Sisters of the Past

Sister Joseph – Margaret Kinsella

Profiled August 2013

19 January 1859 – 23 January 1886

Margaret Kinsella was born in Tasmania on the 19th January 1859.  She entered the diocesan Sisters of St Joseph at Bathurst on 2 July 1877.  She was received into the novitiate, taking the religious name Joseph on the Feast of Corpus Christi in 1878.

Sister Joseph Kinsella, at the age of 21, was one of the four founding Sisters of the New Zealand Diocesan Congregation of the Sisters of St Joseph.  She was professed on 27 November 1879.  Just five months later on 14 April 1880, selected from the Perthville community by the founder Father Julian Tenison Woods, she set sail from Sydney on the Wakatipu for Wellingotn, New Zealand, with three companions.  From Wellington, the Sisters boarded the steamer Wakatu and after a fairly boisterous night at sea, arrived at the Whanganui wharf on 26 April 1880 at 6am, much earlier than expected.  The church bell rang out letting the town know of their arrival.

Later that day there was a welcome concert.  The Sisters stayed in the old presbytery for two days until the convent was formally blessed and opened on Sunday 25 April.  A great deal of work awaited them: teaching, taking care of boarders, and setting up a formation programme for the three postulants already recruited by the Parish Priest Dean Charles Kirk.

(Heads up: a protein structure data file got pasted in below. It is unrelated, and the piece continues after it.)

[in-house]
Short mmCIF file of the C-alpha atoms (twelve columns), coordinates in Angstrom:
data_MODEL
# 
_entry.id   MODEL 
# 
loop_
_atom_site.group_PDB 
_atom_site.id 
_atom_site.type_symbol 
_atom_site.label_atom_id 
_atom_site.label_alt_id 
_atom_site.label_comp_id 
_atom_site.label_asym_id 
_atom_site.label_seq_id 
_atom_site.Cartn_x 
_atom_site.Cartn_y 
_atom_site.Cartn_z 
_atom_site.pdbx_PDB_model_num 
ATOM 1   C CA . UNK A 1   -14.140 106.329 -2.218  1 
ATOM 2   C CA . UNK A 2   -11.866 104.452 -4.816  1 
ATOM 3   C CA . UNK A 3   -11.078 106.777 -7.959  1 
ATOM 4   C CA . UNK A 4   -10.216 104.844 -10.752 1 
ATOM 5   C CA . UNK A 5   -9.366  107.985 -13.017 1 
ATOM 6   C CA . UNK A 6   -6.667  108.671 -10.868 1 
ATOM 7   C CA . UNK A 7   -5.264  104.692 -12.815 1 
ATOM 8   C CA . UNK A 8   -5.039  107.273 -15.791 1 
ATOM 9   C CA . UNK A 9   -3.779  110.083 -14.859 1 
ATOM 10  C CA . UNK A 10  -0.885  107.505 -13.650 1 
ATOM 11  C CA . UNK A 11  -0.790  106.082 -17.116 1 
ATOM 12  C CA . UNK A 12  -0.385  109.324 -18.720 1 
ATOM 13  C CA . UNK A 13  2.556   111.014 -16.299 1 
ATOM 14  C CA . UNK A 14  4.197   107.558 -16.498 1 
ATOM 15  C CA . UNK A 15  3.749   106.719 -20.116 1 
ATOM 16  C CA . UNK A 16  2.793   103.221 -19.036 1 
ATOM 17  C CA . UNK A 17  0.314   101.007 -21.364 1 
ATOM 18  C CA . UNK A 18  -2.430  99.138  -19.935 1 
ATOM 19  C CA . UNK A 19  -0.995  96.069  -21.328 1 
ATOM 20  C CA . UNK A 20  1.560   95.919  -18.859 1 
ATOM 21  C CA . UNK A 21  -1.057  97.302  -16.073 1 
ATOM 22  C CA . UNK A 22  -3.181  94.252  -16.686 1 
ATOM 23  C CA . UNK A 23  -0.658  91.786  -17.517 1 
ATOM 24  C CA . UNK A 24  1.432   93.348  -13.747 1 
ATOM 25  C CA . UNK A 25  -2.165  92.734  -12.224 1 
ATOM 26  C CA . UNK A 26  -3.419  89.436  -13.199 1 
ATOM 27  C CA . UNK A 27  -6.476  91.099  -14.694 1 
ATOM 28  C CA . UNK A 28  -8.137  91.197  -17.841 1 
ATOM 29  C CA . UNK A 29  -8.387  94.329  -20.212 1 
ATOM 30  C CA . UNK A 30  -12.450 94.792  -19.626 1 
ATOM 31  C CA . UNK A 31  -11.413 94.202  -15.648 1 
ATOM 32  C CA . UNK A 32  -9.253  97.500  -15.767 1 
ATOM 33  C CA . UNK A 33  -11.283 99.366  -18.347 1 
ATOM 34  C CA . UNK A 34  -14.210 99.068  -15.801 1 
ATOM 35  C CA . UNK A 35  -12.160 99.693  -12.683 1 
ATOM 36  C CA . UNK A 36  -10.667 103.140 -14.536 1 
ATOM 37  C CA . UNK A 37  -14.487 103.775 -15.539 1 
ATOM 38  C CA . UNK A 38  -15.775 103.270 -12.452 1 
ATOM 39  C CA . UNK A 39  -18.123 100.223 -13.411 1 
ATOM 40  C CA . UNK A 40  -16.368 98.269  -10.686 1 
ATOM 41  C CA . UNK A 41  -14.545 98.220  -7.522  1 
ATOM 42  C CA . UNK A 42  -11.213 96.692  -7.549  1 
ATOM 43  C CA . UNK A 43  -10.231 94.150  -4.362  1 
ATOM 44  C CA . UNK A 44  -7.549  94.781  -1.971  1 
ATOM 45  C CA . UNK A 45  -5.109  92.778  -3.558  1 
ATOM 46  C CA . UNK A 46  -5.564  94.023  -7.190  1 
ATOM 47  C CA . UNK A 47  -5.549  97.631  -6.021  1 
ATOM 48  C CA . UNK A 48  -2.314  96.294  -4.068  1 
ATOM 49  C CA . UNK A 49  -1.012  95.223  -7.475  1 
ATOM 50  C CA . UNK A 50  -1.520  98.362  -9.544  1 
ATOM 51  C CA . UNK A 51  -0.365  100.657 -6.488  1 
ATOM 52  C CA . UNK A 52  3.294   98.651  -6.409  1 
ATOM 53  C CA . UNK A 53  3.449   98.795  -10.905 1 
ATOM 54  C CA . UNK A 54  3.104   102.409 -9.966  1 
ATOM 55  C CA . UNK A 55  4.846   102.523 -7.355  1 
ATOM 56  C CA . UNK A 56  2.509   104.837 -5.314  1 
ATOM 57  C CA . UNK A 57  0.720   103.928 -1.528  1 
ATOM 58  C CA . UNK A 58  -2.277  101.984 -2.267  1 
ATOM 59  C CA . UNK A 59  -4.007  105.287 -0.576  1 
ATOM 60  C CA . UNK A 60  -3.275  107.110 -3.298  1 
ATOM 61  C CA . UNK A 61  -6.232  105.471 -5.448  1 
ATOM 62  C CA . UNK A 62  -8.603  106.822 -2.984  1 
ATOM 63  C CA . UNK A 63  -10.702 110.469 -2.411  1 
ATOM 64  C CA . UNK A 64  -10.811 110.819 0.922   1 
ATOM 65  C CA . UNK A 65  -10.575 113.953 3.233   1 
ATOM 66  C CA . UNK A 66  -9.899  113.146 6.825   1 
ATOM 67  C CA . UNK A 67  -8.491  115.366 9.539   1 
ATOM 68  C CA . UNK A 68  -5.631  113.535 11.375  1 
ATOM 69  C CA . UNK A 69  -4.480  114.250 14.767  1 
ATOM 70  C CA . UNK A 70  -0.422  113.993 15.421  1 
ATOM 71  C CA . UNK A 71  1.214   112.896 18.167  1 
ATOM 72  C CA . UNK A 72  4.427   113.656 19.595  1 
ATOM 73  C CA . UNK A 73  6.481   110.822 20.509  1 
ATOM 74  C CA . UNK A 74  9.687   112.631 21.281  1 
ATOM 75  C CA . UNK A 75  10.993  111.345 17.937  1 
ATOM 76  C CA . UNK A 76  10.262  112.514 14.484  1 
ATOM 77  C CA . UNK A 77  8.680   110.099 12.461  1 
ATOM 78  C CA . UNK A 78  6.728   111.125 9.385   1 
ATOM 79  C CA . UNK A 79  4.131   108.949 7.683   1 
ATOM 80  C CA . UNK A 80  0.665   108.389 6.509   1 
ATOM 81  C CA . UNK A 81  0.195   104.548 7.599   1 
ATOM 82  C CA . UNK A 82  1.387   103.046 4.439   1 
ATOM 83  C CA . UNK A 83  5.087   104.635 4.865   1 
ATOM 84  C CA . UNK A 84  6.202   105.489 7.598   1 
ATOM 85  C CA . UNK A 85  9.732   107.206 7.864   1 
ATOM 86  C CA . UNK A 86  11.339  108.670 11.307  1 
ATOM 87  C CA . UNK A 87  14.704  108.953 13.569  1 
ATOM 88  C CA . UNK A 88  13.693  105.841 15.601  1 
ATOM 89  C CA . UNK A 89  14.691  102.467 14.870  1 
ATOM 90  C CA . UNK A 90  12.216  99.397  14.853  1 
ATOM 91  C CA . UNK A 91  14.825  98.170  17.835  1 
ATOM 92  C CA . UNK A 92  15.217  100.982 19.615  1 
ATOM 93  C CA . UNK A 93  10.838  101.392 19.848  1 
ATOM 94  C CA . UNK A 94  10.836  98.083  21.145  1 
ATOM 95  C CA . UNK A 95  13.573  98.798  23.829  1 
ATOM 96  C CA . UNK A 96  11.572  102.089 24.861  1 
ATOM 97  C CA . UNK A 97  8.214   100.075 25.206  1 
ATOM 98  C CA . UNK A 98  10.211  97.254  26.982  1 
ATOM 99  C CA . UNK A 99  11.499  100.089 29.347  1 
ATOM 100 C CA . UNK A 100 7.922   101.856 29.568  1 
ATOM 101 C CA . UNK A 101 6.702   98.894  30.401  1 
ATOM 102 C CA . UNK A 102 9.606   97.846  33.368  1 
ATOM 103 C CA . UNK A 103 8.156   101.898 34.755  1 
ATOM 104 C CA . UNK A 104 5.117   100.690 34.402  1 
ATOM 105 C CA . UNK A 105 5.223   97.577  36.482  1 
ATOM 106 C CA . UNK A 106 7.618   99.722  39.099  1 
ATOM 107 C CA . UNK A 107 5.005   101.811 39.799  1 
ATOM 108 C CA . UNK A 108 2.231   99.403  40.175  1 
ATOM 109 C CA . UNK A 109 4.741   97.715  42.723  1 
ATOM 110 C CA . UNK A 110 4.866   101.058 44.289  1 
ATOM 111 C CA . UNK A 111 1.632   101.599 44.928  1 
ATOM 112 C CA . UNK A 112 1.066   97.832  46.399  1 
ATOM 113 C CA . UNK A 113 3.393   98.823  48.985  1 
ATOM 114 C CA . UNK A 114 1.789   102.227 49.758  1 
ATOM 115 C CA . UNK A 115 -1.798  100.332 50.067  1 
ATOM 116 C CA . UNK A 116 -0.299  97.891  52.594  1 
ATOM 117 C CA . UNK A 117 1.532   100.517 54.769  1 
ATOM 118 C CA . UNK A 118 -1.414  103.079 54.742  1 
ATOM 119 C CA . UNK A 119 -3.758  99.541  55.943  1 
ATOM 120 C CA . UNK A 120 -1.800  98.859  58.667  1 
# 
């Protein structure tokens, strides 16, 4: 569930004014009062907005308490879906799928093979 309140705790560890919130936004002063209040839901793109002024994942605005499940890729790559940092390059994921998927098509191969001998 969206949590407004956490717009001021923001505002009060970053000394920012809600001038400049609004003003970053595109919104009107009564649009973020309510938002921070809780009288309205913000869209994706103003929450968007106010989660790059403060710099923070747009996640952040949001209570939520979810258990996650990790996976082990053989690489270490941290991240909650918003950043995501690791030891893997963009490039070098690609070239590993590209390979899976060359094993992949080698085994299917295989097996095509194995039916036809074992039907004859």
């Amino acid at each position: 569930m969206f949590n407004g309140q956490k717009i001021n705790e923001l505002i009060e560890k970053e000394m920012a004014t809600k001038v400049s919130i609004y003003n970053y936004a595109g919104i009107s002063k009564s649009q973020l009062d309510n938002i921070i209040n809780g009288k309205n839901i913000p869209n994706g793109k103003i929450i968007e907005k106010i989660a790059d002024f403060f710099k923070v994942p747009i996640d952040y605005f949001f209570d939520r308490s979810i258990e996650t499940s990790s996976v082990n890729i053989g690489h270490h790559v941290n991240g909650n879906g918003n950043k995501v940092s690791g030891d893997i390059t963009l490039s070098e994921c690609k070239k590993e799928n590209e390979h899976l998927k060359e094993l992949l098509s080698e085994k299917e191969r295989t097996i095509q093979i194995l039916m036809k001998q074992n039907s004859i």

Having not yet made her final profession, Sr Joseph also had to continue her own formation.  She was finally professed on 23 January 1886.  On 28 March that same year she was elected Superioress, taking over this position from Sr Hyacinth Quinlan.  During her years as Superioress, she made a visit back to Perthville, NSW, with Sr Hyacinth in January 1887.  The purpose of their visit was to recruit postulants.

It was while Sr Joseph was Mother General that the Hastings foundation was made in Hawkes Bay in 1888.  It was also during this time that she contracted tuberculosis, and she died on 26 May 1889 at the age of 30.  She was buried at the Heads Road Cemetery in Whanganui.

Little is known of Sr Joseph’s character, except that she was described as a ‘gentle soul’, quiet and peace-loving, ‘the perfect Sister of St Joseph’.

Gallery / Whakaahua

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